Emerging technologies will continue to evolve and to change customer trends in ways that are difficult to predict. With technology becoming integral in transport planning, we need to be nimble, and plan for a wider range of options.
This chapter considers opportunities and challenges posed by a number of technology developments and how these could change customer mobility, and the capabilities of transport providers:
- Technology-enabled mobility
- World-class mass transit for our customers
- More service possibilities with connected and automated vehicles (CAVs)
- New personalised devices for short trips
- Using drones to support the future transport task
Transport powered with alternative fuels
Technology enabled mobility
Technology brings new service possibilities and government has a role as an ‘enabler’
Raising customer standards through technology
Mobility is increasingly technology-led, where data sharing and smartphone apps are enabling more flexible models to develop by matching customer demand with services. Mobile technology is also improving the customer interface, by providing a single platform for trip planning, payment and service information.
The rise of ridesharing in NSW is an example of how service models have been disrupted by technology through advances in GPS navigation devices, smartphones and networks that can coordinate drivers, customers and payment systems.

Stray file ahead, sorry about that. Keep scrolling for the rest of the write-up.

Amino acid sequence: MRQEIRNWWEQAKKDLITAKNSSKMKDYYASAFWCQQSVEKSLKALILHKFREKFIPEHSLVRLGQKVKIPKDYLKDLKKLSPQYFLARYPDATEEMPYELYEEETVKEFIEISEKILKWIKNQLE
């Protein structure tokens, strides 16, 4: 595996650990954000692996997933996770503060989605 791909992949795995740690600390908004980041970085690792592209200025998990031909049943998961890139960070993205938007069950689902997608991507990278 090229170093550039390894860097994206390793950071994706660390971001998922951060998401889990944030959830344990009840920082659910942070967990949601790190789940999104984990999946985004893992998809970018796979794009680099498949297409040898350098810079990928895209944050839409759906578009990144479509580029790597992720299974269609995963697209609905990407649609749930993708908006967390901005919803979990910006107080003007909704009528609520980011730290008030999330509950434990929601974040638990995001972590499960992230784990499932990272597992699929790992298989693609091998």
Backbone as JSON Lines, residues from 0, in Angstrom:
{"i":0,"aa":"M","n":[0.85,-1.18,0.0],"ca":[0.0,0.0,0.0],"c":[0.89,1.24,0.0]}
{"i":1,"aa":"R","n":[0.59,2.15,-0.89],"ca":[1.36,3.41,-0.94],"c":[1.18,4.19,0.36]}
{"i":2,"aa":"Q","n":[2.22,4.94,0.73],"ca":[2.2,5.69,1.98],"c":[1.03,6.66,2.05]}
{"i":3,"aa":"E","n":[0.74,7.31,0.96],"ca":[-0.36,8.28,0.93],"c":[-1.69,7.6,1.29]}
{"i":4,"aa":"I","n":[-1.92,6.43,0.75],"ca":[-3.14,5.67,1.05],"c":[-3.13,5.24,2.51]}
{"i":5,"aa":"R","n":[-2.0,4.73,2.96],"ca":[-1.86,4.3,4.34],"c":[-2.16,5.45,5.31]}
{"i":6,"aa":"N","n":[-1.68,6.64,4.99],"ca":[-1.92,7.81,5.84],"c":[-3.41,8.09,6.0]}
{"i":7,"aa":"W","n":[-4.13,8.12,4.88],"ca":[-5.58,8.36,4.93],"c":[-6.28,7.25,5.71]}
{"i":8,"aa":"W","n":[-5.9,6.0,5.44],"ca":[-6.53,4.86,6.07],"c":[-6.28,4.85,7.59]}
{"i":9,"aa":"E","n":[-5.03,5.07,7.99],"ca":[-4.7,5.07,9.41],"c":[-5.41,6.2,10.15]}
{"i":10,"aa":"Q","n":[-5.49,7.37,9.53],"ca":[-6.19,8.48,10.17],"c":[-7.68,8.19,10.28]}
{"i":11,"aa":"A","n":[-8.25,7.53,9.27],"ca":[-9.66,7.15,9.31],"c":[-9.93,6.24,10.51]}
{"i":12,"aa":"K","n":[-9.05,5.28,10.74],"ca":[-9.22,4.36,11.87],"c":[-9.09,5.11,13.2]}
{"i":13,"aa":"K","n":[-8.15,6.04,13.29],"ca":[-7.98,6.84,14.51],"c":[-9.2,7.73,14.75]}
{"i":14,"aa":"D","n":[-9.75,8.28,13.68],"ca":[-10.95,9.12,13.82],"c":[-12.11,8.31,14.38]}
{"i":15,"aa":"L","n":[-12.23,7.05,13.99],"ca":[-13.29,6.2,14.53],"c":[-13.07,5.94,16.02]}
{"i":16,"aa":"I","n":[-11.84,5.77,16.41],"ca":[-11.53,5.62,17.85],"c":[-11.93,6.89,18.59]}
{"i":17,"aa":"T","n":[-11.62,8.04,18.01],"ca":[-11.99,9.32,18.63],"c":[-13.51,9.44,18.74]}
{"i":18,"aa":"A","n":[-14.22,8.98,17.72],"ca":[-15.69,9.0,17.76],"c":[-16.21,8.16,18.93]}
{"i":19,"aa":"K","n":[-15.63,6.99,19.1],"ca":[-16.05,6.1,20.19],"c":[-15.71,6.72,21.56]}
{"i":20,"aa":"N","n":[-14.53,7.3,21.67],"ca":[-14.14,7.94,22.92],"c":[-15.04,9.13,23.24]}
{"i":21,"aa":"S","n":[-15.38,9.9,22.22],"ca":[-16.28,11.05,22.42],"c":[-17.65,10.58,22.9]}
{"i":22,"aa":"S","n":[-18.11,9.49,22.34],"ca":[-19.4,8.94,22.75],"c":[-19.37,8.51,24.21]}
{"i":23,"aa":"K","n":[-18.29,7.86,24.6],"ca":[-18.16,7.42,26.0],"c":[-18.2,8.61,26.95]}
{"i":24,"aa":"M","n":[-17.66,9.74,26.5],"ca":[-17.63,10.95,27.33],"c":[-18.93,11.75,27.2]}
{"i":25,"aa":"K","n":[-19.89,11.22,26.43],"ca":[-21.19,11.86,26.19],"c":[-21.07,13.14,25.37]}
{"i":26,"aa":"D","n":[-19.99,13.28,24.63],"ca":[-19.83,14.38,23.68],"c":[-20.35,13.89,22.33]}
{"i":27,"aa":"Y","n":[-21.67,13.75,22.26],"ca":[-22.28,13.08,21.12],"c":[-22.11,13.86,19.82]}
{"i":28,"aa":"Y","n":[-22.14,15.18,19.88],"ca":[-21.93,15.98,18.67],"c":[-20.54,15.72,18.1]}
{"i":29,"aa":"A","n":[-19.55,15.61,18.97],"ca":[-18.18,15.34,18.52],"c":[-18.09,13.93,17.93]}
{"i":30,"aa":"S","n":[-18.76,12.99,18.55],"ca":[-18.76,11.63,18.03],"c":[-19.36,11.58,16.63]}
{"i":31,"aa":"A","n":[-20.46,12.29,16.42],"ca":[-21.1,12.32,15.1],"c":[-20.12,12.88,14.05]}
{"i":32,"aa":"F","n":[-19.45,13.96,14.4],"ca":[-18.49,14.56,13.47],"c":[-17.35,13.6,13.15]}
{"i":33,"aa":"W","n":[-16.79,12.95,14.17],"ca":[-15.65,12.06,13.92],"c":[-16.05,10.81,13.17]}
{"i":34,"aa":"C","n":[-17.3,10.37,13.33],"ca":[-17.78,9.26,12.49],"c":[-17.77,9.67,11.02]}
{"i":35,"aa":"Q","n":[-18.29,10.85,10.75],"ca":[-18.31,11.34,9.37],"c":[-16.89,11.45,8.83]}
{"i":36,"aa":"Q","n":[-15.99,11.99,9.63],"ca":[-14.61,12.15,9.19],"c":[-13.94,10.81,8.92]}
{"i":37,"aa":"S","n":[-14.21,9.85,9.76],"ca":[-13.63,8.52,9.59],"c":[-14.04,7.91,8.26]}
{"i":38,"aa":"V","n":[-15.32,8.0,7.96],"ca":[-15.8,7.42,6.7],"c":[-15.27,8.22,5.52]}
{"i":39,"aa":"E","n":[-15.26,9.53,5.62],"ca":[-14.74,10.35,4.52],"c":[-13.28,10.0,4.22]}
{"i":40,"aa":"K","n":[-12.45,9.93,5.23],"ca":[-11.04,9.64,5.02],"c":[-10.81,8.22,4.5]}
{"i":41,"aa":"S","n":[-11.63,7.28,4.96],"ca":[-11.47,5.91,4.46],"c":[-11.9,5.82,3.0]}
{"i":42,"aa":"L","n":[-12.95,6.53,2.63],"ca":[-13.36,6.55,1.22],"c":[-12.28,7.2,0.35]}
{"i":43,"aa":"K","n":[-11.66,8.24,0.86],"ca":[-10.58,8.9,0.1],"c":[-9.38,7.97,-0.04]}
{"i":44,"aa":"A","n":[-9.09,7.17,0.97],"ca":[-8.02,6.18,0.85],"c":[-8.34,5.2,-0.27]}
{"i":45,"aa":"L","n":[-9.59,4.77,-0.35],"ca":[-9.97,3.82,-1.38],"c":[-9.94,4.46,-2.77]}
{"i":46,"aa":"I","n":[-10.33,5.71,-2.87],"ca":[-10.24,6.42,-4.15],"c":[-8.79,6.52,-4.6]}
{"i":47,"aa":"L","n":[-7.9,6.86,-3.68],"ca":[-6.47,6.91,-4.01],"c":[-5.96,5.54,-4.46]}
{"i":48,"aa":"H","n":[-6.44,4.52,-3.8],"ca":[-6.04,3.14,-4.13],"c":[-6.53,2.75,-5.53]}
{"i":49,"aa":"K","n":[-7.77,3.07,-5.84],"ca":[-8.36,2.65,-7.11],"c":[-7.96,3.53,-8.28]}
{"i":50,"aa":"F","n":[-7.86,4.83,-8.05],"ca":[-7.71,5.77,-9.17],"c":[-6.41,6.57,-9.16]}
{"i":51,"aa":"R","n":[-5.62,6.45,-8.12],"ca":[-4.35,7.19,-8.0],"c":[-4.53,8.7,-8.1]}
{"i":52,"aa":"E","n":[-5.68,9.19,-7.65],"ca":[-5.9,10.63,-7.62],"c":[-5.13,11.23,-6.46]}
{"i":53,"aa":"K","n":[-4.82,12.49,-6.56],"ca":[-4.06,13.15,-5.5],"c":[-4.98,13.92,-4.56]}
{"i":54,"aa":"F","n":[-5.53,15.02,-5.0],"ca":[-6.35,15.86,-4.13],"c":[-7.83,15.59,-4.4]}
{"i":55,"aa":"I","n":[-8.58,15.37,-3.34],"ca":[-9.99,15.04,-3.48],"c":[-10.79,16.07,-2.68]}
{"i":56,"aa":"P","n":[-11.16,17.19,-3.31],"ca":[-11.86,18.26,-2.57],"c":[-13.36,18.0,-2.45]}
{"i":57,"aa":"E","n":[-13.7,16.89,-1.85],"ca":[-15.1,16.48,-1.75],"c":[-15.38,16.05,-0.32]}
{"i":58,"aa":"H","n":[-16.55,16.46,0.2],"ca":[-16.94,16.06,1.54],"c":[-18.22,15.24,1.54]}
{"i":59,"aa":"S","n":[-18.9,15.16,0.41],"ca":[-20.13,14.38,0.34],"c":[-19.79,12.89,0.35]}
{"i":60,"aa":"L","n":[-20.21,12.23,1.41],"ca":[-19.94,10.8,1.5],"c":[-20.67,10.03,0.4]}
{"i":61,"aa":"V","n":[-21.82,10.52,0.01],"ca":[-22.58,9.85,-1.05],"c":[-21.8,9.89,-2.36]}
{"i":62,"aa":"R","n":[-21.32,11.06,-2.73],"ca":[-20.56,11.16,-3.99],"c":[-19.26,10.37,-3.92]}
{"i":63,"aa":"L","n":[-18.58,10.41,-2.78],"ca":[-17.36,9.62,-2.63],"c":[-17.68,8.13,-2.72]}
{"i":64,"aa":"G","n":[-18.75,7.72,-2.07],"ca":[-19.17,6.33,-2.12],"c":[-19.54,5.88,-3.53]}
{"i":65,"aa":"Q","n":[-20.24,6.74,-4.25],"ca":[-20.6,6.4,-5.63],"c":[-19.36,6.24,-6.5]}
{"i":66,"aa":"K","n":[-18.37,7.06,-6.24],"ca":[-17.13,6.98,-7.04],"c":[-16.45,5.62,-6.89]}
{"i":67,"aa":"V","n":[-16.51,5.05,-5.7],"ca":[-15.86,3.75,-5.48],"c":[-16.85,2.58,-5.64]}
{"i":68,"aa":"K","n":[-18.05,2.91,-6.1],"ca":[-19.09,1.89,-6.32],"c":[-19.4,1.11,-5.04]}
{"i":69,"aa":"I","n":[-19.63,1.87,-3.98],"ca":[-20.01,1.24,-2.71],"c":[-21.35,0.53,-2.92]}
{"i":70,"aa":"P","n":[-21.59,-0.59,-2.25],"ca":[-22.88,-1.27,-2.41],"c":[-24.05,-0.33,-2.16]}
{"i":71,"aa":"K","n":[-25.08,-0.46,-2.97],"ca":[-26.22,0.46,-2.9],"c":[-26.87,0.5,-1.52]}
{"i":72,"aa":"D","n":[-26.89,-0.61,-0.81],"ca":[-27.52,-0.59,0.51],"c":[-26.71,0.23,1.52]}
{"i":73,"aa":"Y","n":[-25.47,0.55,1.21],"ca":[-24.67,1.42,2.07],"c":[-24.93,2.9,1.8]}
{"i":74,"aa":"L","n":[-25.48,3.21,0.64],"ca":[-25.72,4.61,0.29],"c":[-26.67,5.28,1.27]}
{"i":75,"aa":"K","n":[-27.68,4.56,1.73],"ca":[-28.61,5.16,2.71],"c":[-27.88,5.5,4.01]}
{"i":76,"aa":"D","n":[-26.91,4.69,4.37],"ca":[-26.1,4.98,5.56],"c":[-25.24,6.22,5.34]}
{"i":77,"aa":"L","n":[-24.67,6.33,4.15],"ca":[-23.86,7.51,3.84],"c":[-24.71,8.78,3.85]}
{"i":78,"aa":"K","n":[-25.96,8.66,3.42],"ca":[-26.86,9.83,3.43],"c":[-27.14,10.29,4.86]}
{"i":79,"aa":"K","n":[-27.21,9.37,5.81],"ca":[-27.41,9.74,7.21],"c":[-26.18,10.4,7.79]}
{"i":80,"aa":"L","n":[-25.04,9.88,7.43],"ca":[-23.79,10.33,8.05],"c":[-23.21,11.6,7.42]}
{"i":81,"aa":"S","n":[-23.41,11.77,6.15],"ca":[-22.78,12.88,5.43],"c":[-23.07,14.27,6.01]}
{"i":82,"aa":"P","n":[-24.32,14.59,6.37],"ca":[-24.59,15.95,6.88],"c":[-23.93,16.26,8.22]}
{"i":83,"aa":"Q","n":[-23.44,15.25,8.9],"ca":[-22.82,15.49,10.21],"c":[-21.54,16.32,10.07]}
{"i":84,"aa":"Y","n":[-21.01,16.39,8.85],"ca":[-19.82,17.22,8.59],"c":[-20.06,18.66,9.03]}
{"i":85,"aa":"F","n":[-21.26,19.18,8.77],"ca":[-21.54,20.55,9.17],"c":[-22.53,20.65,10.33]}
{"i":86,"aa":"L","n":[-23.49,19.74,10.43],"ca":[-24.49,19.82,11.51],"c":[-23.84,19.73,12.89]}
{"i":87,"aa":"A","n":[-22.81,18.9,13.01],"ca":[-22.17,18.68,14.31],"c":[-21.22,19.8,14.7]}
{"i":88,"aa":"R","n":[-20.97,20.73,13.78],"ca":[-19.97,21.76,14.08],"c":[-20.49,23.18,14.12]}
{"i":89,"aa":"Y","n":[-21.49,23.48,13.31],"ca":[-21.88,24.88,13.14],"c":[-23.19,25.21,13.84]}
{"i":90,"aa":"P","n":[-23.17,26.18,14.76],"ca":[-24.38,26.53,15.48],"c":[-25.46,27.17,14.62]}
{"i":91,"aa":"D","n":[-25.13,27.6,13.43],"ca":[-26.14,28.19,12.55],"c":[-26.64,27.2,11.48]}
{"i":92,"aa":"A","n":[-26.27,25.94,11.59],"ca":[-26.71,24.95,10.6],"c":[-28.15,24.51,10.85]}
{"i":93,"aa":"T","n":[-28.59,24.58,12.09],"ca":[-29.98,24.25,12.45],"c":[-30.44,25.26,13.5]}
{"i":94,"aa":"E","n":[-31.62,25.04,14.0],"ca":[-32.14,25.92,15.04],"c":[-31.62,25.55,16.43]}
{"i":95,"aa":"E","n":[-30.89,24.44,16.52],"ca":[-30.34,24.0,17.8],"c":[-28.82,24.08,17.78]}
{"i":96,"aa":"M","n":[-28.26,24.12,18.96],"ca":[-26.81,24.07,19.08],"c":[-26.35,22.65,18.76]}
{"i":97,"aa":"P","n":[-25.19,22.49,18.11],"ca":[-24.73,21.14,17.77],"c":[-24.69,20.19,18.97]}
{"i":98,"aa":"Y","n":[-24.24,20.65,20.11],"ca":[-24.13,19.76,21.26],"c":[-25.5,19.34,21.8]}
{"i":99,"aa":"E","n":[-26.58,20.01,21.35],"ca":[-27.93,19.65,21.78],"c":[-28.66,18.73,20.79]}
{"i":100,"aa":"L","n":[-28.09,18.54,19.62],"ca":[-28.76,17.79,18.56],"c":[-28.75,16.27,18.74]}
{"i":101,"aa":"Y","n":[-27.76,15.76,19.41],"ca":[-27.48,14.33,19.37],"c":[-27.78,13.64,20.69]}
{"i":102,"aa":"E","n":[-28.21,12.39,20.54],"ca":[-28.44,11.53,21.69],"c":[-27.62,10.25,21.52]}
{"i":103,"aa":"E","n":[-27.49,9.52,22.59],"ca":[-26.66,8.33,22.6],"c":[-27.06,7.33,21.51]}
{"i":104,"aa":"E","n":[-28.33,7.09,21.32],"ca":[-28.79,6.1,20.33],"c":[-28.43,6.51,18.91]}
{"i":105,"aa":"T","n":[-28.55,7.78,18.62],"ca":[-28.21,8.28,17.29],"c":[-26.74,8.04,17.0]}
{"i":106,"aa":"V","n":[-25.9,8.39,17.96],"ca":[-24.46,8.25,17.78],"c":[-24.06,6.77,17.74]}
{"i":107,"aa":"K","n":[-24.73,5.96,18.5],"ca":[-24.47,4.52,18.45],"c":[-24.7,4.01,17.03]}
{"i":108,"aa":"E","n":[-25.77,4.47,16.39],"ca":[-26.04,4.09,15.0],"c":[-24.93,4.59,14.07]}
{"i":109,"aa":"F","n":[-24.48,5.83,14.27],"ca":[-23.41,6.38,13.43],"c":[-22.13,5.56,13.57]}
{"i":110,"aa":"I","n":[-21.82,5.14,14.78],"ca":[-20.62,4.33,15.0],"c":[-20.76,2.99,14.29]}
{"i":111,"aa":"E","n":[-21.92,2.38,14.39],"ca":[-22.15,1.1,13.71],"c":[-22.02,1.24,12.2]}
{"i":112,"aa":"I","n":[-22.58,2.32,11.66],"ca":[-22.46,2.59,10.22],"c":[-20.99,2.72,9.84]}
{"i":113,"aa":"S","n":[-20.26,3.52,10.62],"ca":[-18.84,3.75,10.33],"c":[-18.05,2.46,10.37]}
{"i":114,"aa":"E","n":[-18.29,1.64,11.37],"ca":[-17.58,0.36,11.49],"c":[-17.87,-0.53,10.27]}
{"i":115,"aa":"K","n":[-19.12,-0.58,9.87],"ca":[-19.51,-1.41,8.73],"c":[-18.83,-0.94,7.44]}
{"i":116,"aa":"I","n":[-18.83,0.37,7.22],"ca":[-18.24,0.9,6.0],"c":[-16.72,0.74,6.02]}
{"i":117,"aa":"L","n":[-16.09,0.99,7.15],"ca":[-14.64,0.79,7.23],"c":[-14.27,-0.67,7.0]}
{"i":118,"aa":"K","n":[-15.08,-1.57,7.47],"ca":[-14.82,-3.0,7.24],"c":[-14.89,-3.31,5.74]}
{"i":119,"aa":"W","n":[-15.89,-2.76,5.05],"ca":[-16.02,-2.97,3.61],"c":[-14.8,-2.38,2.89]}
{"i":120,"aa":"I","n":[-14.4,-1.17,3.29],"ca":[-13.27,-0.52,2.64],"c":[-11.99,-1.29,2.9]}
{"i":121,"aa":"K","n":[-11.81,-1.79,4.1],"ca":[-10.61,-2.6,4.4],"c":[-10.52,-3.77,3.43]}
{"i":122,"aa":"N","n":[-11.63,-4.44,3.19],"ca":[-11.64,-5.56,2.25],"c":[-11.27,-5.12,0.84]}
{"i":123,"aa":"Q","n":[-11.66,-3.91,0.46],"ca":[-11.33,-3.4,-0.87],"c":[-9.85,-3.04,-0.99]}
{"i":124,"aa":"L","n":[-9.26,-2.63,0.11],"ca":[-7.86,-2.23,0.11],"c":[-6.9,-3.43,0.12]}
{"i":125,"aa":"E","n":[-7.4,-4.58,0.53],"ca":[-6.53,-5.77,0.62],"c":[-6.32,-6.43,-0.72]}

As the speed of innovation increases, so has the unpredictability of technology adoption. However, predictions can vary wildly. For example, by 2036, estimates of the take up of driverless vehicles range from 30 per cent to 100 per cent of total vehicles.
This uncertainty has implications for planning.
While customers – and markets – ultimately determine whether a technology is widely used, governments play a key role in enabling the use of new technology, through regulation, service provision, and collaboration with customers, the private sector and the research and design community.
An important step in automated vehicle technology was the NSW Government passing legislation in 2017 to enable the Minister for Roads, Maritime and Freight to approve trials of automated vehicles. This gives us an opportunity to properly assess these vehicles’ ability to meet our policy outcomes of improving safety, boosting service frequencies and reducing congestion.